After a week like this week, we may wish we could summon up Peter to come and say to the dead, “get up!” But, even without Peter, we can do like the people of Joppa as Margaret Aymer suggests:
“Like them, we can tend to the bodies, telling the truth about the fatal toll of guns, bombs, poverty and disease. When we do so, we break death’s ability to sever our responsibility to one another. Like the church of Joppa, we can tell the stories of those who have died. When we do, we break death's ability to relegate victims to oblivion and to glorify its acolytes. Like the widows of Joppa . . . we can gather to lift up our voices in weeping. For our weeping is an act of protest, a refusal to be silent in the face of the injustice of death, death from disease and malnutrition, death from domestic terrorism, death from the increasingly unregulated possession and use of military firearms. . . . And we confess, despite all evidence to the contrary, that death will not win.”[4]
Death and terror have not and will not win.  Our prayer book note concerning the burial office goes on to say that our worship
“. . . is characterized by joy, in the certainty that ‘neither death, nor life, nor angels, nor principalities, nor things present, nor things to come, nor powers, nor height, nor depth, nor anything else in all creation, will be able to separate us from the love of God in Christ Jesus our Lord.’”[5]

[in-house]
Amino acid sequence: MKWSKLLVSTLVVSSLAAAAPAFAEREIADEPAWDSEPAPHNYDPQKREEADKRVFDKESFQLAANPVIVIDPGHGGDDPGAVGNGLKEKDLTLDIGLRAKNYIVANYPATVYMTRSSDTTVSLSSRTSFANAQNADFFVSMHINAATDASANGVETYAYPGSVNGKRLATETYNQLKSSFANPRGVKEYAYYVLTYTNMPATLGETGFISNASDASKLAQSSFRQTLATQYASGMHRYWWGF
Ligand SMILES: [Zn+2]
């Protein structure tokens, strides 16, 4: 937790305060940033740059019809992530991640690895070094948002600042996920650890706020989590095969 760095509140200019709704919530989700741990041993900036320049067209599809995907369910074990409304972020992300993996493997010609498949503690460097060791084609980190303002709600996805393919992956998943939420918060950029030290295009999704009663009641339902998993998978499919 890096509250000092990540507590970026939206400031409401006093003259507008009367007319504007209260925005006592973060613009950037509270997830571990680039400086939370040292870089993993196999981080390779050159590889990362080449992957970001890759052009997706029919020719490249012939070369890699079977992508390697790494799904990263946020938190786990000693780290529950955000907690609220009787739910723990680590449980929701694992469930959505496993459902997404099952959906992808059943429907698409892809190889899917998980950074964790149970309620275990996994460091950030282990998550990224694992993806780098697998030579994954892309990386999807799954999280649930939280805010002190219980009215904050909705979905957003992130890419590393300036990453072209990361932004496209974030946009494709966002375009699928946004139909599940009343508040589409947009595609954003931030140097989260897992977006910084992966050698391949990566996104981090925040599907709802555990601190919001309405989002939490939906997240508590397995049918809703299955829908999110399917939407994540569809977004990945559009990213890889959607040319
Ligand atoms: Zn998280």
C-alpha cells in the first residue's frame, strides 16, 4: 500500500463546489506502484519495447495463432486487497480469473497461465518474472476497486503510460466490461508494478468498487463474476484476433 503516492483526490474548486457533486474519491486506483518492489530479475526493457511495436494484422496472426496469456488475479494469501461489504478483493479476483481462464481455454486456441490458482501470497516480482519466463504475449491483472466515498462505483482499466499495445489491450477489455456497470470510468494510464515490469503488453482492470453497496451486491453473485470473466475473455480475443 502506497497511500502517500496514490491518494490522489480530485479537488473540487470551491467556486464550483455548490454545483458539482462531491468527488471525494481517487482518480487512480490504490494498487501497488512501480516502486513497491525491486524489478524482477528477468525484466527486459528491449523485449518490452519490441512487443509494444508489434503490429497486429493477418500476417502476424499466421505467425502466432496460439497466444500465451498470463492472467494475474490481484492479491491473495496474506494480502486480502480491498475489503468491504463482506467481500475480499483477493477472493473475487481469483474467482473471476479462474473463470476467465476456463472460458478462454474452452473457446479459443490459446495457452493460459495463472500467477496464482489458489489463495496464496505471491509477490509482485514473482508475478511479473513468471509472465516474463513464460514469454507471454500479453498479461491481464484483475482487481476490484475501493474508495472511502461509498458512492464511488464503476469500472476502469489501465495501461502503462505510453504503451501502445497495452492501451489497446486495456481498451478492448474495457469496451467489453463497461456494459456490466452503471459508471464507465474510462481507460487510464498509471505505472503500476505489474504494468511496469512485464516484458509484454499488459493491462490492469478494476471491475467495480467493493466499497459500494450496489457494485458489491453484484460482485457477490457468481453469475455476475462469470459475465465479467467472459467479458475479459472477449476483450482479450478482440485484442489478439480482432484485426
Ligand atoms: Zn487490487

We have seen this truth play out this week as well as first responders and eye-witnesses rushed into, not away from the terror; as Yankees fans sang “Sweet Caroline” – the song of their arch-rivals the Boston Red Sox; as individuals donate blood; offer shelter to strangers; and lift up their voices in prayer and in song.  My brothers and sisters in Christ, death will not have the final word.  For we are an Easter people.  Alleluia! Alleluia! Alleluia!

Let us pray:
Father of all, we pray to you for all who have died tragically in the past week and for all those whom we love but see no longer. Grant to them eternal rest. Let light perpetual shine upon them. May their souls and the souls of all the departed, through the mercy of God, rest in peace. Amen.

[1] Margaret Aymer, “Why I Pray that April Tragedies Bring May Justice,” Odyssey Networks, April 16, 2013 accessed on April 20, 2013.
[2] Book of Common Prayer, p. 507.
[3] Robert W. Wall, “The Acts of the Apostles: Introduction, Commentary, and Reflections,” in The New Interpreter’s Bible: A Commentary in Twelve Volumes, Vol. X, (Nashville: Abingdon, 2002), p .170.
[4] Aymer, Ibid.
[5] Book of Common Prayer, p. 507.